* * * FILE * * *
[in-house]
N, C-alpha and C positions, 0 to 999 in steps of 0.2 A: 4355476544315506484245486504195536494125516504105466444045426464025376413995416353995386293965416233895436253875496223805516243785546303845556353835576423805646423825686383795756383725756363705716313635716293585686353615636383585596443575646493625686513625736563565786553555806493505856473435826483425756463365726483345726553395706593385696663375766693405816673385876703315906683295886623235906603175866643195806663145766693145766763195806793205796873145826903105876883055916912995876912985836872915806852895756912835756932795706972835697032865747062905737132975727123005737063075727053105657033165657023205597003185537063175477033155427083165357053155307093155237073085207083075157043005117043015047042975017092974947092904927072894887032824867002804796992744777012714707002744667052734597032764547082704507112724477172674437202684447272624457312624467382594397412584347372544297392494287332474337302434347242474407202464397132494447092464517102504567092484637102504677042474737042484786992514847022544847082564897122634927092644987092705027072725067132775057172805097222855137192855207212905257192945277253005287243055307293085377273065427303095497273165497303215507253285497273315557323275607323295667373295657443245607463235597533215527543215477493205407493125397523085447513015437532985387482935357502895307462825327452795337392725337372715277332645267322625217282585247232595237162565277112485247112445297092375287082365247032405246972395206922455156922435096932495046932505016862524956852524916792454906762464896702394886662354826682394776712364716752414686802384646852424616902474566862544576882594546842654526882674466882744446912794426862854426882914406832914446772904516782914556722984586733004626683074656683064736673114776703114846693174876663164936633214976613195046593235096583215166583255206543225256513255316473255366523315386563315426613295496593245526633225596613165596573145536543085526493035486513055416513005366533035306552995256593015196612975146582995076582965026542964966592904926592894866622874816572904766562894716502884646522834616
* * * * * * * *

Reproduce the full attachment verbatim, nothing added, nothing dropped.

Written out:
[in-house]
N, C-alpha and C positions, 0 to 999 in steps of 0.2 A: 4355476544315506484245486504195536494125516504105466444045426464025376413995416353995386293965416233895436253875496223805516243785546303845556353835576423805646423825686383795756383725756363705716313635716293585686353615636383585596443575646493625686513625736563565786553555806493505856473435826483425756463365726483345726553395706593385696663375766693405816673385876703315906683295886623235906603175866643195806663145766693145766763195806793205796873145826903105876883055916912995876912985836872915806852895756912835756932795706972835697032865747062905737132975727123005737063075727053105657033165657023205597003185537063175477033155427083165357053155307093155237073085207083075157043005117043015047042975017092974947092904927072894887032824867002804796992744777012714707002744667052734597032764547082704507112724477172674437202684447272624457312624467382594397412584347372544297392494287332474337302434347242474407202464397132494447092464517102504567092484637102504677042474737042484786992514847022544847082564897122634927092644987092705027072725067132775057172805097222855137192855207212905257192945277253005287243055307293085377273065427303095497273165497303215507253285497273315557323275607323295667373295657443245607463235597533215527543215477493205407493125397523085447513015437532985387482935357502895307462825327452795337392725337372715277332645267322625217282585247232595237162565277112485247112445297092375287082365247032405246972395206922455156922435096932495046932505016862524956852524916792454906762464896702394886662354826682394776712364716752414686802384646852424616902474566862544576882594546842654526882674466882744446912794426862854426882914406832914446772904516782914556722984586733004626683074656683064736673114776703114846693174876663164936633214976613195046593235096583215166583255206543225256513255316473255366523315386563315426613295496593245526633225596613165596573145536543085526493035486513055416513005366533035306552995256593015196612975146582995076582965026542964966592904926592894866622874816572904766562894716502884646522834616